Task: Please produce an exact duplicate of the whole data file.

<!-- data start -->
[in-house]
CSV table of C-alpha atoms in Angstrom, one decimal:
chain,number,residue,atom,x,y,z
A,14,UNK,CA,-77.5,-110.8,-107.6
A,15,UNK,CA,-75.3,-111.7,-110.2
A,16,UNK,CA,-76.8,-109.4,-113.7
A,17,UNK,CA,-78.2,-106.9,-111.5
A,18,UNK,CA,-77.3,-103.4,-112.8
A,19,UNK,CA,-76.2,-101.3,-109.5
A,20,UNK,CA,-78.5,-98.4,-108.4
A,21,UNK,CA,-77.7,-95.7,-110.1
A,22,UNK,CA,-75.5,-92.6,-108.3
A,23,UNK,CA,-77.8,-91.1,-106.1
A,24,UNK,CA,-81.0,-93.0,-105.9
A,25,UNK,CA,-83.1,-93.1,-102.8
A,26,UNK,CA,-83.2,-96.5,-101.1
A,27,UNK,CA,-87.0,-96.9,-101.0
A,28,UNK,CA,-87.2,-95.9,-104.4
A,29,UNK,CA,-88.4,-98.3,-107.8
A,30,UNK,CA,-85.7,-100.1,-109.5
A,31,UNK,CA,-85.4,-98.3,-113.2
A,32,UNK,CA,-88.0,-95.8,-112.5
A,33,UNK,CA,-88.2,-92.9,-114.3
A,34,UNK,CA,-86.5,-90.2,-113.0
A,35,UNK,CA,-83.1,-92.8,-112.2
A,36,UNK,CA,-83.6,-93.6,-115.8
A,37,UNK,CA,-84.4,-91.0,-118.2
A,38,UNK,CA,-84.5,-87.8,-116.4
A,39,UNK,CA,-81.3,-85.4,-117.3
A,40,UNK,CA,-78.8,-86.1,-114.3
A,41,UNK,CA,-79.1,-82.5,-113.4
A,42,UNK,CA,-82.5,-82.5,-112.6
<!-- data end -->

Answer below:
[in-house]
CSV table of C-alpha atoms in Angstrom, one decimal:
chain,number,residue,atom,x,y,z
A,14,UNK,CA,-77.5,-110.8,-107.6
A,15,UNK,CA,-75.3,-111.7,-110.2
A,16,UNK,CA,-76.8,-109.4,-113.7
A,17,UNK,CA,-78.2,-106.9,-111.5
A,18,UNK,CA,-77.3,-103.4,-112.8
A,19,UNK,CA,-76.2,-101.3,-109.5
A,20,UNK,CA,-78.5,-98.4,-108.4
A,21,UNK,CA,-77.7,-95.7,-110.1
A,22,UNK,CA,-75.5,-92.6,-108.3
A,23,UNK,CA,-77.8,-91.1,-106.1
A,24,UNK,CA,-81.0,-93.0,-105.9
A,25,UNK,CA,-83.1,-93.1,-102.8
A,26,UNK,CA,-83.2,-96.5,-101.1
A,27,UNK,CA,-87.0,-96.9,-101.0
A,28,UNK,CA,-87.2,-95.9,-104.4
A,29,UNK,CA,-88.4,-98.3,-107.8
A,30,UNK,CA,-85.7,-100.1,-109.5
A,31,UNK,CA,-85.4,-98.3,-113.2
A,32,UNK,CA,-88.0,-95.8,-112.5
A,33,UNK,CA,-88.2,-92.9,-114.3
A,34,UNK,CA,-86.5,-90.2,-113.0
A,35,UNK,CA,-83.1,-92.8,-112.2
A,36,UNK,CA,-83.6,-93.6,-115.8
A,37,UNK,CA,-84.4,-91.0,-118.2
A,38,UNK,CA,-84.5,-87.8,-116.4
A,39,UNK,CA,-81.3,-85.4,-117.3
A,40,UNK,CA,-78.8,-86.1,-114.3
A,41,UNK,CA,-79.1,-82.5,-113.4
A,42,UNK,CA,-82.5,-82.5,-112.6